How does the body function when the head is sick? Amiss, erroneously, faultily, without progress, as the head represents ‘Leadership’ that governs the whole affairs of the body. Likewise, the leaders of a country are obliged to govern their citizens aright. However, what should be a pleasurable act of service is a cankerworm that has eaten deep into the fabric of this nation, Nigeria. Poor governance has become the norm; good corruption is now the disease of our so-called leaders.
Transparency International (TI) in its Corruption Perception Index (CPI) 2019 ranked Nigeria in 146th position out of 180 countries as against the 148th position and 144th position ranked in 2017 and 2018 respectively. Bribery has become a major corrupt practice in the public service: bribes to public officials are an embodiment of corruption that threatens democracy, strong independent institutions, civil rights and the economy. In 2018 alone, the estimated value of bribes paid to public officials by Nigerians was estimated at 400 billion Nigerian Naira (about $1 billion) and within a year, at least 82 million bribes were reportedly paid to public officials in Nigeria. The negative implication of corruption on the Nigerian economy is huge. Public servants divert and embezzle funds allocated for developmental projects, with this corruptive behavior further threatening the development of Nigeria, its educational and health services and preventing its rising population from escaping poverty and unemployment.
The effect of corruption in Nigeria continues to tell severely in the state of the country. According to Akinola Adeoye in his research study which you can find here, the “petroleum-rich” Nigerian state, confronted by sociopolitical instability, high degree of corruption, mass hostility to the “public,” and poor macroeconomic management, continue to display the attributes of a state in crisis. In Cycle of Bad Governance and Corruption: The Rise of Boko Haram in Nigeria, Mohammed and Mohd observed that bad governance and corruption particularly in the Northern part of Nigeria have been responsible for the persistent rise in the activities of “Boko Haram”. The study also noted how poor governance in the country has created a vicious cycle of corruption, poverty, and unemployment, ultimately leading to violence.
This chain of corruption is evident from the arrests of numerous top state and federal government officials for diverting wealth derived from crude oil revenue. State governors and ministers have been arrested; some were convicted whereas others are being prosecuted in court for diverting, mismanaging, or outright theft of the wealth intended for projects to aid the people. Then we see citizens engage in criminal activities with the justification of taking a bite from the national cake – what a bad leadership that has been portrayed to them!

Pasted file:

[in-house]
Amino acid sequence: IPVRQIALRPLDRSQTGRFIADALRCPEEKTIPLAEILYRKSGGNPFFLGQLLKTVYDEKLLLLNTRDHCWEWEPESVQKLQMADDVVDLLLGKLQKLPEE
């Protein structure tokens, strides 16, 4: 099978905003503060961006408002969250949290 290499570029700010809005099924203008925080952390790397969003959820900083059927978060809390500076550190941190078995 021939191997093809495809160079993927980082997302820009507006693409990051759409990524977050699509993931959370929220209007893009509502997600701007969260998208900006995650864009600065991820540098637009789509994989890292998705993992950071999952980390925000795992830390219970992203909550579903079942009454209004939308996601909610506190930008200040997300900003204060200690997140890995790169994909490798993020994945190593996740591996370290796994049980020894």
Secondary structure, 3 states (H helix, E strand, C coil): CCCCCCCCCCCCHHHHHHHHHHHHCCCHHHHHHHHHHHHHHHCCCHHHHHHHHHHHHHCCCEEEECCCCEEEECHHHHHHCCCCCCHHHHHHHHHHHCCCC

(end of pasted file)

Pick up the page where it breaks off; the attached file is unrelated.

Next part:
How might we solve this challenge of ours? As far back as 1997, the World Bank observed that successive governments in Nigeria, like in many African states, lack the political will to initiate or sustain policy or structural transformation, or to embark on sound economic reform to reposition the state for greatness. This observation among others are documented in this publication. Part of the ways to resolve this and change the narrative, deducing from World Bank’s observation, is that Nigeria needs to begin to enforce sustainable policies and reformative programs to restore the good that the cankerworm of corruption has eaten away.
Although millions of dollars have been invested into the fight against corruption in Nigeria by government and international organizations, a lot still needs to be done. Fighting corruption in Nigeria requires the contribution of all and sundry, especially those mostly affected – the citizens. And that’s why the work that civil society organizations do is extremely important in our country. Actions need to be taken more aggressively to hold government accountable and ensure that the custodians of public funds are brought to book for any act of misappropriation.
These strategies and/or approaches must be effected across all levels of governance starting with individuals up to the national level. This should reflect in the way that you lead yourself as an individual, and how you lead the small group of people under you. This is not only a change for politically elected leaders, but a call to action for a collective effort from all concerned citizens, because Change Begins with Me is not just a phrase but a pledge.
This article was written by Adedamola Adeyemo